Set during the German blitzkrieg of Paris, in June 1940, the film opens with a mass of refugees fleeing the despoiled capital for the countryside. Suddenly, Luftwaffe planes streak into view, raining down terror and scattering the people on the ground like marbles. Clément choreographs the mayhem with a stark authenticity that validates his youthful training as a documentarian. At the same time, the scene is—ever so slightly—a pastiche or compendium of earlier war rhetoric in cinema. One shock cut (from a bomb dropping on the camera to a woman screaming in close-up) is straight out of Eisenstein, while the present-tense casualness of the violence evokes Roberto Rossellini’s Open City (1945) and Paisan (1946)—not to mention Clément’s own previous foray into neorealism, the Resistance docudrama Battle of the Rails (1945). The subtle quotation marks around the action hint that the movie is perhaps less “real” and more ironic than it’s cracked up to be. For already a certain fantasy dimension infiltrates the harrowing imagery of war. When bullets from a machine gun tear through the backs of Paulette’s mother and father, the murder feels sickeningly contingent. Yet pasted on the bridge where they happen to be (and almost subliminally planted in the frame) is an advertising bill for spiritualists—“masters of mystery.” Both the bridge and the river flowing under it are thereby instantly changed into supernatural objects: emblems of transience, gateways dividing the quick from the dead. Similarly, a horse pulling a driverless carriage at a furious gallop is both an ordinary frightened beast and an uncanny figure of doom. It’s this vehicle that Paulette capriciously follows, abandoning the contemporary slaughter, straying into an enchanted region where death will attain the perverse beauty of an idyll.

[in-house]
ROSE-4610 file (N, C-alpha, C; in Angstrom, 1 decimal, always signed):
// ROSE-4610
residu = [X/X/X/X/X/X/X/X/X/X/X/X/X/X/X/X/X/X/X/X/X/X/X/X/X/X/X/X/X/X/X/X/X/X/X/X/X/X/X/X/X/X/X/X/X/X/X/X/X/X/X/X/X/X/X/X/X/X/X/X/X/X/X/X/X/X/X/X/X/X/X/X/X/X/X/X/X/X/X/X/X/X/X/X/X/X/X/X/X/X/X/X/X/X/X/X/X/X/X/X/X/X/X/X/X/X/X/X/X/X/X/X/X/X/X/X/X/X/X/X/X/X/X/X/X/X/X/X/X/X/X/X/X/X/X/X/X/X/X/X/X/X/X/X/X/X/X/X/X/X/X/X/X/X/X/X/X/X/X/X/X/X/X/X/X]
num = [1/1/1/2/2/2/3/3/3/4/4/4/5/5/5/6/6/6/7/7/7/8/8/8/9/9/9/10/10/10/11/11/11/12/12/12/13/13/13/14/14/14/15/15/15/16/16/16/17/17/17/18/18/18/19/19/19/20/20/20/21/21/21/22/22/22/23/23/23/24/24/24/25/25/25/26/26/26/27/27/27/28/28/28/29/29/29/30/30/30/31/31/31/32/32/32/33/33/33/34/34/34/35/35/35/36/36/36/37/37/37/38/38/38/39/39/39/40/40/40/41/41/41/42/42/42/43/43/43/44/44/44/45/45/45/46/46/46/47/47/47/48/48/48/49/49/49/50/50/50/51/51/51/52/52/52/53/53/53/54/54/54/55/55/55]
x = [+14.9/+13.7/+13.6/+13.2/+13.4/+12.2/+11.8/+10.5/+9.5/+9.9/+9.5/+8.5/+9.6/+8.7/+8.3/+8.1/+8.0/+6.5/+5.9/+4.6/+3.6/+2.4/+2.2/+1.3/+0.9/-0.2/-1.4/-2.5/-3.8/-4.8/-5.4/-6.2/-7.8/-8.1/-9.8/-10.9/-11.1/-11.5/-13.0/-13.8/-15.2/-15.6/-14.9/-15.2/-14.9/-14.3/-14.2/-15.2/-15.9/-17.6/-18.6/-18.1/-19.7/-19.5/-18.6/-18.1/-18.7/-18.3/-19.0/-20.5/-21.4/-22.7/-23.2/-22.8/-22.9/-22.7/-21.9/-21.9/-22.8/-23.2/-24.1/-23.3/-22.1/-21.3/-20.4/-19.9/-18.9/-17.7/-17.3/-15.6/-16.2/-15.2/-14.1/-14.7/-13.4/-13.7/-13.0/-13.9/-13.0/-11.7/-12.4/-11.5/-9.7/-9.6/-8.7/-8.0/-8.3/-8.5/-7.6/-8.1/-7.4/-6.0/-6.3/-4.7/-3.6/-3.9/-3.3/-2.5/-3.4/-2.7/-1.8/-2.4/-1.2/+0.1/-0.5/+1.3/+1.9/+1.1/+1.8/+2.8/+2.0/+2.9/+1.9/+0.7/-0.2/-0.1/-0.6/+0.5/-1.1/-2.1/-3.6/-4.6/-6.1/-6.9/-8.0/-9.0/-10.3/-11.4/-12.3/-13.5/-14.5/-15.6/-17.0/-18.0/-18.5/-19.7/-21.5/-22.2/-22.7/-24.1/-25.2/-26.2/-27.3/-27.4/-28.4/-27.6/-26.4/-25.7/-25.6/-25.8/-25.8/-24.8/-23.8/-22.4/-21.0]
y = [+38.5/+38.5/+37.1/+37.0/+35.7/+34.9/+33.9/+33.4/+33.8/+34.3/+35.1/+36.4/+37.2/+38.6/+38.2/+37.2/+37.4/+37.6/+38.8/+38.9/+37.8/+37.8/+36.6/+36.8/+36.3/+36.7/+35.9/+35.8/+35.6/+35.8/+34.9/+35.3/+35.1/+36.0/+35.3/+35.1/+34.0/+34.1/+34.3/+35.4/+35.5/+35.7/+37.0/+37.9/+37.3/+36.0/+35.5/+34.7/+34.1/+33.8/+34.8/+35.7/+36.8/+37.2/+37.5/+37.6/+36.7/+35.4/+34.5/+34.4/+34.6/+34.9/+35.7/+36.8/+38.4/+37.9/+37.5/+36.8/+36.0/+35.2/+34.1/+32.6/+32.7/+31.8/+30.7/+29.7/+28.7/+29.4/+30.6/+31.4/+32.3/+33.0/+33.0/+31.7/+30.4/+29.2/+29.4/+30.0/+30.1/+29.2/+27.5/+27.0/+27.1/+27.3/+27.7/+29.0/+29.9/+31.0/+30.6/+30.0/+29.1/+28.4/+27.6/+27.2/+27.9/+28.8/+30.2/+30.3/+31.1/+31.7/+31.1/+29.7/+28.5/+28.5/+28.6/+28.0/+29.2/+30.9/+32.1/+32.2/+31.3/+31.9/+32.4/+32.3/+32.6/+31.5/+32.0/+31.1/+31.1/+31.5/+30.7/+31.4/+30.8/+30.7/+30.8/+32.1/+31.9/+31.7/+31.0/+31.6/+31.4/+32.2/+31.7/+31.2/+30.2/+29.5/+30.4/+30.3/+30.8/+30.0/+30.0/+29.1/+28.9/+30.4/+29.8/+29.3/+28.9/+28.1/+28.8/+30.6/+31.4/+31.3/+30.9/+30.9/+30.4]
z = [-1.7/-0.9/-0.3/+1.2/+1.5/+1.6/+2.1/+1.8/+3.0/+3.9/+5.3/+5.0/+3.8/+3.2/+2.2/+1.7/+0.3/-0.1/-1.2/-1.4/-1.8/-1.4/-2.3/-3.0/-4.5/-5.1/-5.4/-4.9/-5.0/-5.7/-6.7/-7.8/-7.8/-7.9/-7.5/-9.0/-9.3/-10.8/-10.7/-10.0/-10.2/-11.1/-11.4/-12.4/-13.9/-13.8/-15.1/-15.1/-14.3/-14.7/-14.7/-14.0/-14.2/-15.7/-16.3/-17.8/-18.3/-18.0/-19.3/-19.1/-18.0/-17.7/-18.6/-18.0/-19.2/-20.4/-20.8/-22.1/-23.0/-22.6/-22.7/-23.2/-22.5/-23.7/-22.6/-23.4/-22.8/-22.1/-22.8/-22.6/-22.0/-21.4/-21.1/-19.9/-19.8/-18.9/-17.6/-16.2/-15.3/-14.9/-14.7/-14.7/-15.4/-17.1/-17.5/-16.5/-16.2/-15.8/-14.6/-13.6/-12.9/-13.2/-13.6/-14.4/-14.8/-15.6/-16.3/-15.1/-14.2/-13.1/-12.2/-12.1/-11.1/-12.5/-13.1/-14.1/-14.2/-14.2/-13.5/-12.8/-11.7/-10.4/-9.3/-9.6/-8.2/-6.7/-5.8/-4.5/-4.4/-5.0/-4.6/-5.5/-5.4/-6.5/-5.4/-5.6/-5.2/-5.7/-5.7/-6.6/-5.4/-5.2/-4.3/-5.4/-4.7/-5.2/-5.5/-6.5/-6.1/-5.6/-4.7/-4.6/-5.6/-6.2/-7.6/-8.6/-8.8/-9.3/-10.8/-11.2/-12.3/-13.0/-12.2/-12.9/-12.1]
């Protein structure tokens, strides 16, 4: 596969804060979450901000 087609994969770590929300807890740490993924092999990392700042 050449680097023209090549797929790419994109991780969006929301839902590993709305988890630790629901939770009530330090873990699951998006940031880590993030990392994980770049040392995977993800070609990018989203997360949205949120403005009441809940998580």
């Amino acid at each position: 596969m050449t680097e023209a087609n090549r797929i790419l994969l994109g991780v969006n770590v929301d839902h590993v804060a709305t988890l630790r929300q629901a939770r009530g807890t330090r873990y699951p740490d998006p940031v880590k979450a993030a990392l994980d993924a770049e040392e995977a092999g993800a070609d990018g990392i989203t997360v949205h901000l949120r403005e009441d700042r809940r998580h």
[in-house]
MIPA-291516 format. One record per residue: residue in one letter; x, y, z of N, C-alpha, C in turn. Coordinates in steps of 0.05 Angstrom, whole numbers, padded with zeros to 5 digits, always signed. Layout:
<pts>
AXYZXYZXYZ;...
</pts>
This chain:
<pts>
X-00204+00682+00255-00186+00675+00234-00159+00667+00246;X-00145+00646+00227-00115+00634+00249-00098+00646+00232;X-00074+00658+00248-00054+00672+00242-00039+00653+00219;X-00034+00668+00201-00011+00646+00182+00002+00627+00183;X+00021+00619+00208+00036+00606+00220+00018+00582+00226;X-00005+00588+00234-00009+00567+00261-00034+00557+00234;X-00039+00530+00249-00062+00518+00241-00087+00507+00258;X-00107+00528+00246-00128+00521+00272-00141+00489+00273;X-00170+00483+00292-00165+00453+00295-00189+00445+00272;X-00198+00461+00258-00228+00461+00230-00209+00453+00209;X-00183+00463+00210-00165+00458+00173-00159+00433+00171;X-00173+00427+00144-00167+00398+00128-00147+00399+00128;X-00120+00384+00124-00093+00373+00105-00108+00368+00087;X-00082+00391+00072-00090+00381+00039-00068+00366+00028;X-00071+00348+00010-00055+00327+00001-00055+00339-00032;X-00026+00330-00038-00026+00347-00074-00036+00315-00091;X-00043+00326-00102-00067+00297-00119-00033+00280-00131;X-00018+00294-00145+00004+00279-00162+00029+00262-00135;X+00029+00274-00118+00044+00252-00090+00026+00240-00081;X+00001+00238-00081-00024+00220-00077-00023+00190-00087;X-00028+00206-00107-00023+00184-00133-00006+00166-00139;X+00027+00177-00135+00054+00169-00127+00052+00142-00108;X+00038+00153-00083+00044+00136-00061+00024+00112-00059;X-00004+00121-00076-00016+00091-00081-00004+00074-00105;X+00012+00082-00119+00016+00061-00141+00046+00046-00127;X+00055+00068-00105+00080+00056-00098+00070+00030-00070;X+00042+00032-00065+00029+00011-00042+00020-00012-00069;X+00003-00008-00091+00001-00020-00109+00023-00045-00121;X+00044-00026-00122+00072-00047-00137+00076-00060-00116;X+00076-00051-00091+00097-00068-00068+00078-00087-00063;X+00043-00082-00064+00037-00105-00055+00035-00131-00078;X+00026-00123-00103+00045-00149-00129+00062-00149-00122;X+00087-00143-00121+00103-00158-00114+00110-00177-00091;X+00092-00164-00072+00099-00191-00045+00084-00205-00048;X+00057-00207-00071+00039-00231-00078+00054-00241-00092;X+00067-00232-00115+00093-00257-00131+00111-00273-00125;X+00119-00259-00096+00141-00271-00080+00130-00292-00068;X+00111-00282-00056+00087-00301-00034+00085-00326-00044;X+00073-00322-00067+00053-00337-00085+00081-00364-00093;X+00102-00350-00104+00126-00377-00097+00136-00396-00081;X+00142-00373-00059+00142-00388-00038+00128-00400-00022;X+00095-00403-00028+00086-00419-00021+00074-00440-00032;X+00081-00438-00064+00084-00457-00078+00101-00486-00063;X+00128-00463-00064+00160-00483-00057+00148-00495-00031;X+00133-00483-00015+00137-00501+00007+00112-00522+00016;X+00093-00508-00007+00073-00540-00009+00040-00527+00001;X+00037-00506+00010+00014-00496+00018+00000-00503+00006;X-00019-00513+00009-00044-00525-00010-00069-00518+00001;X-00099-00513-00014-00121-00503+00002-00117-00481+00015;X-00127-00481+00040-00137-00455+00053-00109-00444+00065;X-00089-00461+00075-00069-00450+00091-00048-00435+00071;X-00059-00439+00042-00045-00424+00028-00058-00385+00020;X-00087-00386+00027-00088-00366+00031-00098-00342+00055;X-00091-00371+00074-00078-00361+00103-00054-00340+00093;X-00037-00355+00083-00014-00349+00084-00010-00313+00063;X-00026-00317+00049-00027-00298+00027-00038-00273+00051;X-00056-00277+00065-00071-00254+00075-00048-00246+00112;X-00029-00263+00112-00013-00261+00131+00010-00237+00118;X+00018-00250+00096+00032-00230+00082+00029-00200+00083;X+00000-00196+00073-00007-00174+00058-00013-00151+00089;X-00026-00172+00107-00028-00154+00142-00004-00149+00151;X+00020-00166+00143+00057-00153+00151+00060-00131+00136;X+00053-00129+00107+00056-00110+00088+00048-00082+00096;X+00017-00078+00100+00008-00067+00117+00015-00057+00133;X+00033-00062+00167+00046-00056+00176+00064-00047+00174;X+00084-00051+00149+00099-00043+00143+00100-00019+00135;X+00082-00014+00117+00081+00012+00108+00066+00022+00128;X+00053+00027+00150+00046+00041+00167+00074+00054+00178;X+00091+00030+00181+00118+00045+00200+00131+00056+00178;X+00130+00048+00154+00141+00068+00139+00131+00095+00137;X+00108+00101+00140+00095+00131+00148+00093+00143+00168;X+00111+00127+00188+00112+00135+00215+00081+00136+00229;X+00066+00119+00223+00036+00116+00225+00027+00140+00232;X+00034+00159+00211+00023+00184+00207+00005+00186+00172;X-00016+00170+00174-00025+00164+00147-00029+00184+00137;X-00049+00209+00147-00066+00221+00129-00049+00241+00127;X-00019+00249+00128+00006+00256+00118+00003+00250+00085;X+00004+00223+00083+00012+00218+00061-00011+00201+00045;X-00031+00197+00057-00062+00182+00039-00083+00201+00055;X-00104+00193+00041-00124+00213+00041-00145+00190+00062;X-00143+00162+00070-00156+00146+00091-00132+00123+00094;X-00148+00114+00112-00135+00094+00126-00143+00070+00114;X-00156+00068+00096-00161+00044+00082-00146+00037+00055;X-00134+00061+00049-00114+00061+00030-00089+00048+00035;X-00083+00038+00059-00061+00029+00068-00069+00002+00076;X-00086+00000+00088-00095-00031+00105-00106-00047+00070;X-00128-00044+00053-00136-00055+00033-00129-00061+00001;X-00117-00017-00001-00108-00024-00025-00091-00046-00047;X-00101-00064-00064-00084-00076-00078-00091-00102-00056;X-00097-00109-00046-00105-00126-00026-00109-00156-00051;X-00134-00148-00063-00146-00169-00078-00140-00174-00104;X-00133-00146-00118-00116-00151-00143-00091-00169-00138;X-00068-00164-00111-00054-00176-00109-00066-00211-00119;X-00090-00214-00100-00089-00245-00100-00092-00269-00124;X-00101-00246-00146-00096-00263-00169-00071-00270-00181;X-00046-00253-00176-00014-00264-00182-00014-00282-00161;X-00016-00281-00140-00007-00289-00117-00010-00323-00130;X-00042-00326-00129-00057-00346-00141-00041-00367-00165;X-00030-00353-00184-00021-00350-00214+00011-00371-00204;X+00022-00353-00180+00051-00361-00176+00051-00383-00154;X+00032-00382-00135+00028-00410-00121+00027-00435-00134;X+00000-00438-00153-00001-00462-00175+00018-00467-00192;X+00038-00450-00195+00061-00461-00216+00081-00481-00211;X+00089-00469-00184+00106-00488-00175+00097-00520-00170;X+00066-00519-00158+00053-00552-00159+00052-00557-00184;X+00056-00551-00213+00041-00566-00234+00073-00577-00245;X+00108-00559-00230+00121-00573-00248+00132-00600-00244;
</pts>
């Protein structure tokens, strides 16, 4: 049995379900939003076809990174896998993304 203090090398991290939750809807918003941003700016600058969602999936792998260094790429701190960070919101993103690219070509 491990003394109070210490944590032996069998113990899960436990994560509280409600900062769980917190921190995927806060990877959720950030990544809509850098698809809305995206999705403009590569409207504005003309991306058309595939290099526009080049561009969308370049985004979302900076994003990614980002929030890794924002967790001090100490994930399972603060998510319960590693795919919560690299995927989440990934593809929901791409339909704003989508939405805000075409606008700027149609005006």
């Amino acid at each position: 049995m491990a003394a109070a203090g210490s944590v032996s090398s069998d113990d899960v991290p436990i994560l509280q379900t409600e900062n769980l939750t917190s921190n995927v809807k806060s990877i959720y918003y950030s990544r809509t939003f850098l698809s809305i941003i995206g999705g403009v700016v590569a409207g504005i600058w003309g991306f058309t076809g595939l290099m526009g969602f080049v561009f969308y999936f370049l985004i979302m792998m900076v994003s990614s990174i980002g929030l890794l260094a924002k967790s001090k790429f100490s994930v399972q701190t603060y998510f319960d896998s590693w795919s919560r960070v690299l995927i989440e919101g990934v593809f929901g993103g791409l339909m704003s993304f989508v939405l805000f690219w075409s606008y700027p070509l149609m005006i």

Her crossing over is signaled by the introduction of Narciso Yepes’s famous guitar solo. Naive and plangent, the music almost literally haunts the film, summoning an ache of nostalgia for some pristine era beyond memory. Forbidden Games partakes of myth, in the narrow anthropological sense, by generating its meaning from a network of structural oppositions: child and adult, city and country, male and female, human and animal, life and death, history and eternity. There’s a shade of screwball farce in the plot gambit that brings Paulette and Michel together—he bumps into her while chasing a runaway cow. And, indeed, numerous critics have caviled at the movie’s broad, cartoonish portrayal of rural manners. It’s true that Clément tends to patronize the folk characters as irredeemable clodhoppers (most disturbingly, in the episode where Michel’s father scuffles with a bellicose neighbor at the bottom of a newly dug grave). But it’s at least arguable whether the specific poetry of Forbidden Games doesn’t depend on striking just so salient a contrast—as though a thick, protective shell were demanded to enclose the sovereign space of the children’s play. When Paulette and Michel steal crosses from the village church to adorn their own private cemetery of dead fauna (first her beloved dog, Jock, then moles, crickets, cockroaches, butterflies, birds, worms, buried in a mounting frenzy), they are at once blasphemers against and parodists of the official religion that the grown-ups practice so emptily. Yet in a world where the currency of death has been cheapened, their crimes ironically restore to it a portion of its original sacramental awe and gravity.